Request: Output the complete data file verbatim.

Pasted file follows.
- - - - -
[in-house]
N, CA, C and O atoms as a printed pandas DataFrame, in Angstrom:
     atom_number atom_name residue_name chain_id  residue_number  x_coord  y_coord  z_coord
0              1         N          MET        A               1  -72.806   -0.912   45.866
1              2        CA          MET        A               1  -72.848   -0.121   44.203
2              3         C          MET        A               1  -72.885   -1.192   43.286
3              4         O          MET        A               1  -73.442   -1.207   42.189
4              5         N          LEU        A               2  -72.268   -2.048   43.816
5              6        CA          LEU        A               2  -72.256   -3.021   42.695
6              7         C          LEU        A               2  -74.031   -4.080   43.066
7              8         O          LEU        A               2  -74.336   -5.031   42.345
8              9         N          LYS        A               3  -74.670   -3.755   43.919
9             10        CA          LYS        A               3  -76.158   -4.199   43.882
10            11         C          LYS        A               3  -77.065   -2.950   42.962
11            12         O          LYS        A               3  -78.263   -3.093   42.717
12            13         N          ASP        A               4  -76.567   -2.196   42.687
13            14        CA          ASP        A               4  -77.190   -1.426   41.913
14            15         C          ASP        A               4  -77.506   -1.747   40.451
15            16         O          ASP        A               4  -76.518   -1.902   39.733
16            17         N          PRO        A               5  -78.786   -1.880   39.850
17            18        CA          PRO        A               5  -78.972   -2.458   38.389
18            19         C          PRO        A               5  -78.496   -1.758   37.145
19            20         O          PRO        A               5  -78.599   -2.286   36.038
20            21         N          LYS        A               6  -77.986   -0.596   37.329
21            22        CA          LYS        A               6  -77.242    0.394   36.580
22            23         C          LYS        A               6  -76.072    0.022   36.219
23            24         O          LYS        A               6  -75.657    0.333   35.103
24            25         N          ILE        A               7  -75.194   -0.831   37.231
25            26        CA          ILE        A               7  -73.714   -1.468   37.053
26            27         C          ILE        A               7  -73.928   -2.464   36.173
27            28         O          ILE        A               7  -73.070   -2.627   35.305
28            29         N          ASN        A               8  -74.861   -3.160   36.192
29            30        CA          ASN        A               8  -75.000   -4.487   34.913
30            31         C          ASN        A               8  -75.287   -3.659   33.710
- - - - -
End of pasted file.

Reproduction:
[in-house]
N, CA, C and O atoms as a printed pandas DataFrame, in Angstrom:
     atom_number atom_name residue_name chain_id  residue_number  x_coord  y_coord  z_coord
0              1         N          MET        A               1  -72.806   -0.912   45.866
1              2        CA          MET        A               1  -72.848   -0.121   44.203
2              3         C          MET        A               1  -72.885   -1.192   43.286
3              4         O          MET        A               1  -73.442   -1.207   42.189
4              5         N          LEU        A               2  -72.268   -2.048   43.816
5              6        CA          LEU        A               2  -72.256   -3.021   42.695
6              7         C          LEU        A               2  -74.031   -4.080   43.066
7              8         O          LEU        A               2  -74.336   -5.031   42.345
8              9         N          LYS        A               3  -74.670   -3.755   43.919
9             10        CA          LYS        A               3  -76.158   -4.199   43.882
10            11         C          LYS        A               3  -77.065   -2.950   42.962
11            12         O          LYS        A               3  -78.263   -3.093   42.717
12            13         N          ASP        A               4  -76.567   -2.196   42.687
13            14        CA          ASP        A               4  -77.190   -1.426   41.913
14            15         C          ASP        A               4  -77.506   -1.747   40.451
15            16         O          ASP        A               4  -76.518   -1.902   39.733
16            17         N          PRO        A               5  -78.786   -1.880   39.850
17            18        CA          PRO        A               5  -78.972   -2.458   38.389
18            19         C          PRO        A               5  -78.496   -1.758   37.145
19            20         O          PRO        A               5  -78.599   -2.286   36.038
20            21         N          LYS        A               6  -77.986   -0.596   37.329
21            22        CA          LYS        A               6  -77.242    0.394   36.580
22            23         C          LYS        A               6  -76.072    0.022   36.219
23            24         O          LYS        A               6  -75.657    0.333   35.103
24            25         N          ILE        A               7  -75.194   -0.831   37.231
25            26        CA          ILE        A               7  -73.714   -1.468   37.053
26            27         C          ILE        A               7  -73.928   -2.464   36.173
27            28         O          ILE        A               7  -73.070   -2.627   35.305
28            29         N          ASN        A               8  -74.861   -3.160   36.192
29            30        CA          ASN        A               8  -75.000   -4.487   34.913
30            31         C          ASN        A               8  -75.287   -3.659   33.710